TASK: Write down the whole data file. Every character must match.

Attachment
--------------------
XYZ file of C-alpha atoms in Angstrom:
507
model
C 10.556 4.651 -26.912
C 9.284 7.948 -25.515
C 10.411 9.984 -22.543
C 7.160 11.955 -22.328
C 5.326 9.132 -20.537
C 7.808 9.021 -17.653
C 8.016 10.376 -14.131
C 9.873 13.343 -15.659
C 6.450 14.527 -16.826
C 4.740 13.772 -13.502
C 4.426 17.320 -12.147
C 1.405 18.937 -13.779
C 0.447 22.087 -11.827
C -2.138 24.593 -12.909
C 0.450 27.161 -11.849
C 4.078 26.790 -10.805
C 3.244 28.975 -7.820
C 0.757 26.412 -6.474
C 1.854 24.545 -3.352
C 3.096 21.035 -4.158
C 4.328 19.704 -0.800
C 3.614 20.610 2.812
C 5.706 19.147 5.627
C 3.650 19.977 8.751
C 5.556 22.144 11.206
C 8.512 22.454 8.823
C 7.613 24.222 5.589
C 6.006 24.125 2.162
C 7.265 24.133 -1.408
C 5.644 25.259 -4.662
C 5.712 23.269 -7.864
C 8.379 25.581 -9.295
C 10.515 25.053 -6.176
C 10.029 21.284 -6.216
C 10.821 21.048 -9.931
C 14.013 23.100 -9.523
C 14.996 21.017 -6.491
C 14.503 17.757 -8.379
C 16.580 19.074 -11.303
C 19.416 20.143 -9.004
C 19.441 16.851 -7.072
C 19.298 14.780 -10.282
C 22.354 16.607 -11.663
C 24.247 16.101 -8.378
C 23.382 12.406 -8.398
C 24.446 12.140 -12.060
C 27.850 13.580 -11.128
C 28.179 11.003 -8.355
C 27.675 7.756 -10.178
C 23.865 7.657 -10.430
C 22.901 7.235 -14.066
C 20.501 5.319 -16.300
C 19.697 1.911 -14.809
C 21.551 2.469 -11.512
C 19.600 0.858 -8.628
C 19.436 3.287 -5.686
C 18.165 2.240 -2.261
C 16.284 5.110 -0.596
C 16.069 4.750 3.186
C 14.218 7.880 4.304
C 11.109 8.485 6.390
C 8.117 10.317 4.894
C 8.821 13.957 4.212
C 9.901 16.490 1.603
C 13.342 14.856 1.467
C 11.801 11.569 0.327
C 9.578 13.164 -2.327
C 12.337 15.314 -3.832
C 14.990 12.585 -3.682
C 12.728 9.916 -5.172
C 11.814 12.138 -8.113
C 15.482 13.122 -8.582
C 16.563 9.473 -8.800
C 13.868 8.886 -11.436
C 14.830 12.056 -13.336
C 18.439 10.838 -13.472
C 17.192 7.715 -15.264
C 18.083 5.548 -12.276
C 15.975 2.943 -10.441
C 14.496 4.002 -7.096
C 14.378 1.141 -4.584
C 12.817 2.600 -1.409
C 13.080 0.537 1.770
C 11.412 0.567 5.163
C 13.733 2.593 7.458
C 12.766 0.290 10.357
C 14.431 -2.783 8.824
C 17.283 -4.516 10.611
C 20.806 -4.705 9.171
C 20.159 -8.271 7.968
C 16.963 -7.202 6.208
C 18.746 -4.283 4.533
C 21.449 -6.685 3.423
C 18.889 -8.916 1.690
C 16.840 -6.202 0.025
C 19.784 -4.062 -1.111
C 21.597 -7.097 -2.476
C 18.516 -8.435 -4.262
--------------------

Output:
XYZ file of C-alpha atoms in Angstrom:
507
model
C 10.556 4.651 -26.912
C 9.284 7.948 -25.515
C 10.411 9.984 -22.543
C 7.160 11.955 -22.328
C 5.326 9.132 -20.537
C 7.808 9.021 -17.653
C 8.016 10.376 -14.131
C 9.873 13.343 -15.659
C 6.450 14.527 -16.826
C 4.740 13.772 -13.502
C 4.426 17.320 -12.147
C 1.405 18.937 -13.779
C 0.447 22.087 -11.827
C -2.138 24.593 -12.909
C 0.450 27.161 -11.849
C 4.078 26.790 -10.805
C 3.244 28.975 -7.820
C 0.757 26.412 -6.474
C 1.854 24.545 -3.352
C 3.096 21.035 -4.158
C 4.328 19.704 -0.800
C 3.614 20.610 2.812
C 5.706 19.147 5.627
C 3.650 19.977 8.751
C 5.556 22.144 11.206
C 8.512 22.454 8.823
C 7.613 24.222 5.589
C 6.006 24.125 2.162
C 7.265 24.133 -1.408
C 5.644 25.259 -4.662
C 5.712 23.269 -7.864
C 8.379 25.581 -9.295
C 10.515 25.053 -6.176
C 10.029 21.284 -6.216
C 10.821 21.048 -9.931
C 14.013 23.100 -9.523
C 14.996 21.017 -6.491
C 14.503 17.757 -8.379
C 16.580 19.074 -11.303
C 19.416 20.143 -9.004
C 19.441 16.851 -7.072
C 19.298 14.780 -10.282
C 22.354 16.607 -11.663
C 24.247 16.101 -8.378
C 23.382 12.406 -8.398
C 24.446 12.140 -12.060
C 27.850 13.580 -11.128
C 28.179 11.003 -8.355
C 27.675 7.756 -10.178
C 23.865 7.657 -10.430
C 22.901 7.235 -14.066
C 20.501 5.319 -16.300
C 19.697 1.911 -14.809
C 21.551 2.469 -11.512
C 19.600 0.858 -8.628
C 19.436 3.287 -5.686
C 18.165 2.240 -2.261
C 16.284 5.110 -0.596
C 16.069 4.750 3.186
C 14.218 7.880 4.304
C 11.109 8.485 6.390
C 8.117 10.317 4.894
C 8.821 13.957 4.212
C 9.901 16.490 1.603
C 13.342 14.856 1.467
C 11.801 11.569 0.327
C 9.578 13.164 -2.327
C 12.337 15.314 -3.832
C 14.990 12.585 -3.682
C 12.728 9.916 -5.172
C 11.814 12.138 -8.113
C 15.482 13.122 -8.582
C 16.563 9.473 -8.800
C 13.868 8.886 -11.436
C 14.830 12.056 -13.336
C 18.439 10.838 -13.472
C 17.192 7.715 -15.264
C 18.083 5.548 -12.276
C 15.975 2.943 -10.441
C 14.496 4.002 -7.096
C 14.378 1.141 -4.584
C 12.817 2.600 -1.409
C 13.080 0.537 1.770
C 11.412 0.567 5.163
C 13.733 2.593 7.458
C 12.766 0.290 10.357
C 14.431 -2.783 8.824
C 17.283 -4.516 10.611
C 20.806 -4.705 9.171
C 20.159 -8.271 7.968
C 16.963 -7.202 6.208
C 18.746 -4.283 4.533
C 21.449 -6.685 3.423
C 18.889 -8.916 1.690
C 16.840 -6.202 0.025
C 19.784 -4.062 -1.111
C 21.597 -7.097 -2.476
C 18.516 -8.435 -4.262